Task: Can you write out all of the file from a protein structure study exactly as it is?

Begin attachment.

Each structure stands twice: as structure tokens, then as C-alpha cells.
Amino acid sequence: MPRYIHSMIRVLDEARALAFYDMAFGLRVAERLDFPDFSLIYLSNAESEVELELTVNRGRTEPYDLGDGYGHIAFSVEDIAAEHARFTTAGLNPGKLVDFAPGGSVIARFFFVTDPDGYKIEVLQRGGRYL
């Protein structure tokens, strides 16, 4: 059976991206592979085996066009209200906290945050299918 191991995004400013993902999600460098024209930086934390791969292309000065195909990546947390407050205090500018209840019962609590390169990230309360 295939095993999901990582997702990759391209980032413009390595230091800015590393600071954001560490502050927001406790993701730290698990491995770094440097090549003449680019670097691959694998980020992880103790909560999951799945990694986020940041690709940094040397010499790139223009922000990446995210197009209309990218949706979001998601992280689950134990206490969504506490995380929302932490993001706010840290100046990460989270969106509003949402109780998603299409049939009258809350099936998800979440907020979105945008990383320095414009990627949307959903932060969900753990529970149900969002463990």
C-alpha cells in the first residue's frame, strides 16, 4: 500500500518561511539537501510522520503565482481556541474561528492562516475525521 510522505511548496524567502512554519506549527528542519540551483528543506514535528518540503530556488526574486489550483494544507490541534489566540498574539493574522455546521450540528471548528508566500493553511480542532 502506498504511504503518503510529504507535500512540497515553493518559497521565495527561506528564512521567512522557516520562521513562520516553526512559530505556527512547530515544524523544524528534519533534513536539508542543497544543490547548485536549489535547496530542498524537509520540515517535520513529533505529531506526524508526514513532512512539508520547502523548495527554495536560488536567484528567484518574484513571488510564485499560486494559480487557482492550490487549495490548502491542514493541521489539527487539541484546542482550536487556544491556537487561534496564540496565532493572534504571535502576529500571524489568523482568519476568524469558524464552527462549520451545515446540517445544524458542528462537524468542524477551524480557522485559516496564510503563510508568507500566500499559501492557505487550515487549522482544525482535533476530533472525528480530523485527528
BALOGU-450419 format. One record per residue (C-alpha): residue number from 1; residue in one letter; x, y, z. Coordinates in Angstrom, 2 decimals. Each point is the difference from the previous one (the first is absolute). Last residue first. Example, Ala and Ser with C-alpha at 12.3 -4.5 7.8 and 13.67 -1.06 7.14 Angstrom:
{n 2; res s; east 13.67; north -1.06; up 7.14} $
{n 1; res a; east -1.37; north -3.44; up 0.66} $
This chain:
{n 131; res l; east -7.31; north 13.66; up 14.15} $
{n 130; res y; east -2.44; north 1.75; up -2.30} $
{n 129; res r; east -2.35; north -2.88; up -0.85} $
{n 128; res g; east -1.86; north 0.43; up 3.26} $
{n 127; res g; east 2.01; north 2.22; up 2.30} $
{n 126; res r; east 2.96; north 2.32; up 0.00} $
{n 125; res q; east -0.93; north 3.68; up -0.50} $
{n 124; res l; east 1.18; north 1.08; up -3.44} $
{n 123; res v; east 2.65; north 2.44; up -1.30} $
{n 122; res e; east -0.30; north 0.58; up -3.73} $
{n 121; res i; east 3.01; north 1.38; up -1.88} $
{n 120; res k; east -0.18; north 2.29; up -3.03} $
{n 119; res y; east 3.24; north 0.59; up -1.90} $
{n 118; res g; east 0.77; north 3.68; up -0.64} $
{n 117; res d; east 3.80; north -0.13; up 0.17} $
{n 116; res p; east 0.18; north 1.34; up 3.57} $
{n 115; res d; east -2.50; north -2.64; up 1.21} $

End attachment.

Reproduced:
Each structure stands twice: as structure tokens, then as C-alpha cells.
Amino acid sequence: MPRYIHSMIRVLDEARALAFYDMAFGLRVAERLDFPDFSLIYLSNAESEVELELTVNRGRTEPYDLGDGYGHIAFSVEDIAAEHARFTTAGLNPGKLVDFAPGGSVIARFFFVTDPDGYKIEVLQRGGRYL
């Protein structure tokens, strides 16, 4: 059976991206592979085996066009209200906290945050299918 191991995004400013993902999600460098024209930086934390791969292309000065195909990546947390407050205090500018209840019962609590390169990230309360 295939095993999901990582997702990759391209980032413009390595230091800015590393600071954001560490502050927001406790993701730290698990491995770094440097090549003449680019670097691959694998980020992880103790909560999951799945990694986020940041690709940094040397010499790139223009922000990446995210197009209309990218949706979001998601992280689950134990206490969504506490995380929302932490993001706010840290100046990460989270969106509003949402109780998603299409049939009258809350099936998800979440907020979105945008990383320095414009990627949307959903932060969900753990529970149900969002463990």
C-alpha cells in the first residue's frame, strides 16, 4: 500500500518561511539537501510522520503565482481556541474561528492562516475525521 510522505511548496524567502512554519506549527528542519540551483528543506514535528518540503530556488526574486489550483494544507490541534489566540498574539493574522455546521450540528471548528508566500493553511480542532 502506498504511504503518503510529504507535500512540497515553493518559497521565495527561506528564512521567512522557516520562521513562520516553526512559530505556527512547530515544524523544524528534519533534513536539508542543497544543490547548485536549489535547496530542498524537509520540515517535520513529533505529531506526524508526514513532512512539508520547502523548495527554495536560488536567484528567484518574484513571488510564485499560486494559480487557482492550490487549495490548502491542514493541521489539527487539541484546542482550536487556544491556537487561534496564540496565532493572534504571535502576529500571524489568523482568519476568524469558524464552527462549520451545515446540517445544524458542528462537524468542524477551524480557522485559516496564510503563510508568507500566500499559501492557505487550515487549522482544525482535533476530533472525528480530523485527528
BALOGU-450419 format. One record per residue (C-alpha): residue number from 1; residue in one letter; x, y, z. Coordinates in Angstrom, 2 decimals. Each point is the difference from the previous one (the first is absolute). Last residue first. Example, Ala and Ser with C-alpha at 12.3 -4.5 7.8 and 13.67 -1.06 7.14 Angstrom:
{n 2; res s; east 13.67; north -1.06; up 7.14} $
{n 1; res a; east -1.37; north -3.44; up 0.66} $
This chain:
{n 131; res l; east -7.31; north 13.66; up 14.15} $
{n 130; res y; east -2.44; north 1.75; up -2.30} $
{n 129; res r; east -2.35; north -2.88; up -0.85} $
{n 128; res g; east -1.86; north 0.43; up 3.26} $
{n 127; res g; east 2.01; north 2.22; up 2.30} $
{n 126; res r; east 2.96; north 2.32; up 0.00} $
{n 125; res q; east -0.93; north 3.68; up -0.50} $
{n 124; res l; east 1.18; north 1.08; up -3.44} $
{n 123; res v; east 2.65; north 2.44; up -1.30} $
{n 122; res e; east -0.30; north 0.58; up -3.73} $
{n 121; res i; east 3.01; north 1.38; up -1.88} $
{n 120; res k; east -0.18; north 2.29; up -3.03} $
{n 119; res y; east 3.24; north 0.59; up -1.90} $
{n 118; res g; east 0.77; north 3.68; up -0.64} $
{n 117; res d; east 3.80; north -0.13; up 0.17} $
{n 116; res p; east 0.18; north 1.34; up 3.57} $
{n 115; res d; east -2.50; north -2.64; up 1.21} $